A weaver had the shock of her life when two cows crashed through the roof of her home in Cornwall.
Sue Marshall was using her vacuum cleaner when she heard a crash and, on investigation, found an equally surprised cow standing in her workshop, having just missed the loom she had been using only a short while earlier.
After some careful manoeuvring, Mrs Marshall managed to get the animal out of her home but then a second cow plunged through the roof.
The animals had escaped from their field, situated above Mrs Marshall's converted barn, and walked down onto her house.
Mrs Marshall, from Lamorna, near Penzance, said: "I was hoovering at the time and heard an almighty crash.
"I assumed that a tree had come down. I was astonished to find that a cow had fallen through the roof of the workshop, narrowly missing my loom and leaving a huge hole in the roof.
"No sooner had I let the startled animal out than another one fell through another part of the roof! Both cows narrowly missed the loom, which was incredibly fortunate, and neither was injured. I was in absolute shock.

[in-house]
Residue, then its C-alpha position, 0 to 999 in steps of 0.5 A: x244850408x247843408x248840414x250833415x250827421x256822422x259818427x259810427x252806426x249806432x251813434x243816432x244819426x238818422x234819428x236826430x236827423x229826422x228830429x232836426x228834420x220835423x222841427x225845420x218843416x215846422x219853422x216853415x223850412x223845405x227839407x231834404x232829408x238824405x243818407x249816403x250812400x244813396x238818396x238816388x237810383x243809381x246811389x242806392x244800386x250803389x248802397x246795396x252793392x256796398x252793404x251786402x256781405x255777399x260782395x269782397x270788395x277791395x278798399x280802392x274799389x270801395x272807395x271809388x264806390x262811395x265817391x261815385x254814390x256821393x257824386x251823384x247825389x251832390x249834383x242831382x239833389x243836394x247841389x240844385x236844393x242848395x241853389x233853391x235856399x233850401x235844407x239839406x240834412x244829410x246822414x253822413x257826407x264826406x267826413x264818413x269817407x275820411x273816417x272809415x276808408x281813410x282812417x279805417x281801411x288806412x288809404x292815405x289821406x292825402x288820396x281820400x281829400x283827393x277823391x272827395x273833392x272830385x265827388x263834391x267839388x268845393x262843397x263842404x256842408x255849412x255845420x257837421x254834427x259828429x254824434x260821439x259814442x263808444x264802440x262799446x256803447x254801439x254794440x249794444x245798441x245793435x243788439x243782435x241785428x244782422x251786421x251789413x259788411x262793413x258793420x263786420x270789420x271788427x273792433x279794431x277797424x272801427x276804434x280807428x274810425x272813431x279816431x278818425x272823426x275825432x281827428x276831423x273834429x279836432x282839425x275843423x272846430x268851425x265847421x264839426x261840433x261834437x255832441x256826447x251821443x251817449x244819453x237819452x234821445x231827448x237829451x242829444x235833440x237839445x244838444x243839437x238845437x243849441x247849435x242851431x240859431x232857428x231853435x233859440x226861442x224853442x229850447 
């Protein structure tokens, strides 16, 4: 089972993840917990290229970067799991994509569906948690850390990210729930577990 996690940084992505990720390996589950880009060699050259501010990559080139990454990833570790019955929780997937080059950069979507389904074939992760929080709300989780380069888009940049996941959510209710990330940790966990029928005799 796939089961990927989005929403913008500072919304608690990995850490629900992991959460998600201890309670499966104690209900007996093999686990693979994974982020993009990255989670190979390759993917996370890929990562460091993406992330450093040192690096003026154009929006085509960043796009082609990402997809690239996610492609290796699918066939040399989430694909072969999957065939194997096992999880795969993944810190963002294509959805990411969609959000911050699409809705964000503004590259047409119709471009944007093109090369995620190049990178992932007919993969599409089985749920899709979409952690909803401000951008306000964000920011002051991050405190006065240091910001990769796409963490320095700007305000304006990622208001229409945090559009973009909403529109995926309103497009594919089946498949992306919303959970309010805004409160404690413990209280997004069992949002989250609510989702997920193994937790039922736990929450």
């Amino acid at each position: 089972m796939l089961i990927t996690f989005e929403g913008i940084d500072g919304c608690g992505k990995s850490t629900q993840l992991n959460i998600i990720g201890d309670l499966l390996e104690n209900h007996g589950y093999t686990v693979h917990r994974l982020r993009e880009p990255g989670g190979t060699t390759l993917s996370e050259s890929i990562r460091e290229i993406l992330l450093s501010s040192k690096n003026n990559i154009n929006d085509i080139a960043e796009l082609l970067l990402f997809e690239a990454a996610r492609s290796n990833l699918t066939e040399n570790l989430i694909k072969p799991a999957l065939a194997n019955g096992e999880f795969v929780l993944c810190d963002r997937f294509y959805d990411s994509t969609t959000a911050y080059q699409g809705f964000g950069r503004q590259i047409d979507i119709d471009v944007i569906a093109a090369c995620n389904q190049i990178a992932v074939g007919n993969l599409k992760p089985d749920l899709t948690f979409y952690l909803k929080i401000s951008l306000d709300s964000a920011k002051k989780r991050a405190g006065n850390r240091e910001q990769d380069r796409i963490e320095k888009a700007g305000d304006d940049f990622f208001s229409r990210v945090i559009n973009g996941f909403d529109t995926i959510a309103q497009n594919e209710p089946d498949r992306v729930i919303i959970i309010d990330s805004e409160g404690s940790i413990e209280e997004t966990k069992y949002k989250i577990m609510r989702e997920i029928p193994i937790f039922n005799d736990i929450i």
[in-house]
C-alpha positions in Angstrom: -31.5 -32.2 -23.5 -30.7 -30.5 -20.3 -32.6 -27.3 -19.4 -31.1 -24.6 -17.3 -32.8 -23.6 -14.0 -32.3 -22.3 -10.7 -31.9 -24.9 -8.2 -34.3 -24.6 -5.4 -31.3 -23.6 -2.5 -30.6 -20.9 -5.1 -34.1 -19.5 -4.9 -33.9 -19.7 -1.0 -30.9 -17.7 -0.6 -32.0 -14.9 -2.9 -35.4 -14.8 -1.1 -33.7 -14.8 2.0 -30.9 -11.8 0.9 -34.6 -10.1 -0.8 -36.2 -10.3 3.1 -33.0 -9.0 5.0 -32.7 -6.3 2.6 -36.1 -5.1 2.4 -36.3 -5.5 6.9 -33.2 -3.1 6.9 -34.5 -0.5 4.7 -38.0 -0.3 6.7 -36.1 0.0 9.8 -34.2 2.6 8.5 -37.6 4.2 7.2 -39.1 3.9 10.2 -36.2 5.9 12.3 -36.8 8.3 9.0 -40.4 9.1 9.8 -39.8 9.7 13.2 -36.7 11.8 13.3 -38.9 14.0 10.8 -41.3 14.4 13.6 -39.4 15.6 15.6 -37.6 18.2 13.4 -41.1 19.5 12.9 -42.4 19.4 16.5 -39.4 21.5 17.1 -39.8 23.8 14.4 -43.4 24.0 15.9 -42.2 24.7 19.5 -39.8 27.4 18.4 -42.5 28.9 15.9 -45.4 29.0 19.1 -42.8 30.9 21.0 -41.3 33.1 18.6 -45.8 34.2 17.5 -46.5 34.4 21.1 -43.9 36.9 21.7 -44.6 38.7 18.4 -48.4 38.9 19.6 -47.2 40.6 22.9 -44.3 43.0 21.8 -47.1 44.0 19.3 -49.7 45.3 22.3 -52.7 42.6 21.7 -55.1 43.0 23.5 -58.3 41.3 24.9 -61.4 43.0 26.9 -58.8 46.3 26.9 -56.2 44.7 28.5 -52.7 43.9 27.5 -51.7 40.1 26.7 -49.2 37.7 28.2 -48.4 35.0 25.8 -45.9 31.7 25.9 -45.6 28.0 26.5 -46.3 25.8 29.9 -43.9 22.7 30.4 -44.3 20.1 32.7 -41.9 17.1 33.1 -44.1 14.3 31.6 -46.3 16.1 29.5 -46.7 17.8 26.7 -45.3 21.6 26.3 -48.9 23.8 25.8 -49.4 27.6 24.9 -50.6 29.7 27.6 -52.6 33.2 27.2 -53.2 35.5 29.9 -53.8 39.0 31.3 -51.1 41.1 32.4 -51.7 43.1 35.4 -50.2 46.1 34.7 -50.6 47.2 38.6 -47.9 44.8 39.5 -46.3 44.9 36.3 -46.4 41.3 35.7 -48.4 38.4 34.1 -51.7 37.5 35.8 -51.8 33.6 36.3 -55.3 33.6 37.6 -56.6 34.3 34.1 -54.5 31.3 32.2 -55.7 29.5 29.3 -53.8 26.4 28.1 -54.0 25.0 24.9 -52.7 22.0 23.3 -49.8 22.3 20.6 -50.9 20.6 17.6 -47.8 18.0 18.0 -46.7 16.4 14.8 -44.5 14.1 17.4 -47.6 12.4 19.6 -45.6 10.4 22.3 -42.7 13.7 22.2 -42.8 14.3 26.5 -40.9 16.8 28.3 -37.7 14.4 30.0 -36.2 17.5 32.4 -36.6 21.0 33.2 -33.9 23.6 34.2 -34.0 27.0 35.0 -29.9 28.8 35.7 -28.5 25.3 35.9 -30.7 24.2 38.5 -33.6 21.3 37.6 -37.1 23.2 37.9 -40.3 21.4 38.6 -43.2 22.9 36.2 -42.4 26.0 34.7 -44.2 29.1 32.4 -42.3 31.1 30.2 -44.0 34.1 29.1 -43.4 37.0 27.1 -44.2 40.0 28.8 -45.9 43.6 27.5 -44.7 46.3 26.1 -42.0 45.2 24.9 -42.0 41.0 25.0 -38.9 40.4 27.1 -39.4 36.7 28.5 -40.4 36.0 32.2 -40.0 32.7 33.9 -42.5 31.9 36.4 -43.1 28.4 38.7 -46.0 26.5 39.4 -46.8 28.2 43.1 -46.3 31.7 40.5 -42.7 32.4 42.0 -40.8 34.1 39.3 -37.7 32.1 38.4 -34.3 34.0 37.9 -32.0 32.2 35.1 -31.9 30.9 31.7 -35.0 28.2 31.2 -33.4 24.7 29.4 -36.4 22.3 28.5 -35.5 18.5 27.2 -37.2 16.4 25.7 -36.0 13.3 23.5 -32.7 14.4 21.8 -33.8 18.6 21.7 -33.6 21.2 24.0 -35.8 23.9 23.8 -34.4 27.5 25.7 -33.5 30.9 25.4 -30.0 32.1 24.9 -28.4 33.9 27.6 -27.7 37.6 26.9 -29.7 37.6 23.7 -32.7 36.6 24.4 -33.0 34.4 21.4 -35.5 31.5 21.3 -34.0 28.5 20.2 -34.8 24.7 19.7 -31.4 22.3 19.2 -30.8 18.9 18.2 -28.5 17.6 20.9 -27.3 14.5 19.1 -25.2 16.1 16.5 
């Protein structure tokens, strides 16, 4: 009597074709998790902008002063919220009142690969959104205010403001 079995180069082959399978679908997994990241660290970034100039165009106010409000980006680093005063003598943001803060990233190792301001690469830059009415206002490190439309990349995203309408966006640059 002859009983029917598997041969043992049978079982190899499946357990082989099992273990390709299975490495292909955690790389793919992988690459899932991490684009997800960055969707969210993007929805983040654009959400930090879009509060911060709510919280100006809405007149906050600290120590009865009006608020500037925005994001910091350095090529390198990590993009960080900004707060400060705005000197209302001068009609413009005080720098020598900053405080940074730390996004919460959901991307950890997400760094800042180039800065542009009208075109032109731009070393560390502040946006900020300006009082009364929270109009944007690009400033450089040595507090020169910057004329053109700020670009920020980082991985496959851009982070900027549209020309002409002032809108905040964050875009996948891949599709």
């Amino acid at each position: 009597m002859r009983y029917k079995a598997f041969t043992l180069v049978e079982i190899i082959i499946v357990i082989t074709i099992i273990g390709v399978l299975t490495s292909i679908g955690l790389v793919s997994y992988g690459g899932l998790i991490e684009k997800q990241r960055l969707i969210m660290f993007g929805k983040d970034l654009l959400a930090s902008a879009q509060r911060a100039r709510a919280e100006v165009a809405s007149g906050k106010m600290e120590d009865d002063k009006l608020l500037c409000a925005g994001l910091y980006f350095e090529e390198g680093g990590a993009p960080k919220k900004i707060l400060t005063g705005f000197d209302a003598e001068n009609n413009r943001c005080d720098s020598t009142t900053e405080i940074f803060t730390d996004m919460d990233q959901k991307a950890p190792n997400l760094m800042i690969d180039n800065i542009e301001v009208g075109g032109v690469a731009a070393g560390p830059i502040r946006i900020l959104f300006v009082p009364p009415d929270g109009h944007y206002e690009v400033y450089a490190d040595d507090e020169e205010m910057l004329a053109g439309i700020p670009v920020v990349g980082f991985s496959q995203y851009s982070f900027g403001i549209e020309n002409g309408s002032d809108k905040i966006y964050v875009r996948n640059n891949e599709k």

"The two cows were clearly distressed, the first careered out of the yard into an adjacent field, the second decided to hang around and made a bit of mess of the garden. I looked up at the fence and saw the rest of the herd looking on, a helpful neighbour came to our aid and made sure no more came through the fence.
"We had to make the workshop waterproof, but I wasn't able to continue working. It's been quite a stressful experience; the cows clearly thought that there was some good grazing on the other side of the fence.
"The boundary has been repaired now so hopefully we won't be getting any more uninvited guests."
Cornish Mutual, the insurer that is dealing with the claim said: "This very unusual case really does highlight the importance of keeping boundary fences in good condition."